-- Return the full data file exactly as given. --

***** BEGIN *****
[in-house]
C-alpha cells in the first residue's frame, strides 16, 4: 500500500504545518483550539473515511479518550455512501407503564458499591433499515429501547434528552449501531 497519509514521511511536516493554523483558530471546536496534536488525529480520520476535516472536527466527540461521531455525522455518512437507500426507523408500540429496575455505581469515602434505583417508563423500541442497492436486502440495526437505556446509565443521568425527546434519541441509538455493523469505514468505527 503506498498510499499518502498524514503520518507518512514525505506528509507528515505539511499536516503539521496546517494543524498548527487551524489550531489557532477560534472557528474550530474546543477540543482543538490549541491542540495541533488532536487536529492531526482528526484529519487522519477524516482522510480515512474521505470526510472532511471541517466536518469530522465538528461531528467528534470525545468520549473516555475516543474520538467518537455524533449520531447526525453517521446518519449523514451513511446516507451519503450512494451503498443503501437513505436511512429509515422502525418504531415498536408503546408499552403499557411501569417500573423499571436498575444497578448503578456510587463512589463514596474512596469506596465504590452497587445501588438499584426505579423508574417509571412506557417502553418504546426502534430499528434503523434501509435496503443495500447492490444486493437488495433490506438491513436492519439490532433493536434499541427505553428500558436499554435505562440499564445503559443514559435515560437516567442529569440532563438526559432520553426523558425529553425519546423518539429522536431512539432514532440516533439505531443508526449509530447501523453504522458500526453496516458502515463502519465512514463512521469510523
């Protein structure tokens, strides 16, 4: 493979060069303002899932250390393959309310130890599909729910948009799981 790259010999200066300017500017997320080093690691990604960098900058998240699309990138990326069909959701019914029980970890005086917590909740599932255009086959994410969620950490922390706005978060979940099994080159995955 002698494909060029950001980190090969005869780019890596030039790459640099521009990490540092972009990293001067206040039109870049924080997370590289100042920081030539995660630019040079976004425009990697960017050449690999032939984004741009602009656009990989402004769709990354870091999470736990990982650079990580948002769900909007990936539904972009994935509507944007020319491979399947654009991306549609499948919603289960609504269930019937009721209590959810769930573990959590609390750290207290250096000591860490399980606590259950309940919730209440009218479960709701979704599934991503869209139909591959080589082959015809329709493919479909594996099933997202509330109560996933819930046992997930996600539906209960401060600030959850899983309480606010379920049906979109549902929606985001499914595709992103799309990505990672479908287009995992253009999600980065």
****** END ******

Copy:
[in-house]
C-alpha cells in the first residue's frame, strides 16, 4: 500500500504545518483550539473515511479518550455512501407503564458499591433499515429501547434528552449501531 497519509514521511511536516493554523483558530471546536496534536488525529480520520476535516472536527466527540461521531455525522455518512437507500426507523408500540429496575455505581469515602434505583417508563423500541442497492436486502440495526437505556446509565443521568425527546434519541441509538455493523469505514468505527 503506498498510499499518502498524514503520518507518512514525505506528509507528515505539511499536516503539521496546517494543524498548527487551524489550531489557532477560534472557528474550530474546543477540543482543538490549541491542540495541533488532536487536529492531526482528526484529519487522519477524516482522510480515512474521505470526510472532511471541517466536518469530522465538528461531528467528534470525545468520549473516555475516543474520538467518537455524533449520531447526525453517521446518519449523514451513511446516507451519503450512494451503498443503501437513505436511512429509515422502525418504531415498536408503546408499552403499557411501569417500573423499571436498575444497578448503578456510587463512589463514596474512596469506596465504590452497587445501588438499584426505579423508574417509571412506557417502553418504546426502534430499528434503523434501509435496503443495500447492490444486493437488495433490506438491513436492519439490532433493536434499541427505553428500558436499554435505562440499564445503559443514559435515560437516567442529569440532563438526559432520553426523558425529553425519546423518539429522536431512539432514532440516533439505531443508526449509530447501523453504522458500526453496516458502515463502519465512514463512521469510523
């Protein structure tokens, strides 16, 4: 493979060069303002899932250390393959309310130890599909729910948009799981 790259010999200066300017500017997320080093690691990604960098900058998240699309990138990326069909959701019914029980970890005086917590909740599932255009086959994410969620950490922390706005978060979940099994080159995955 002698494909060029950001980190090969005869780019890596030039790459640099521009990490540092972009990293001067206040039109870049924080997370590289100042920081030539995660630019040079976004425009990697960017050449690999032939984004741009602009656009990989402004769709990354870091999470736990990982650079990580948002769900909007990936539904972009994935509507944007020319491979399947654009991306549609499948919603289960609504269930019937009721209590959810769930573990959590609390750290207290250096000591860490399980606590259950309940919730209440009218479960709701979704599934991503869209139909591959080589082959015809329709493919479909594996099933997202509330109560996933819930046992997930996600539906209960401060600030959850899983309480606010379920049906979109549902929606985001499914595709992103799309990505990672479908287009995992253009999600980065």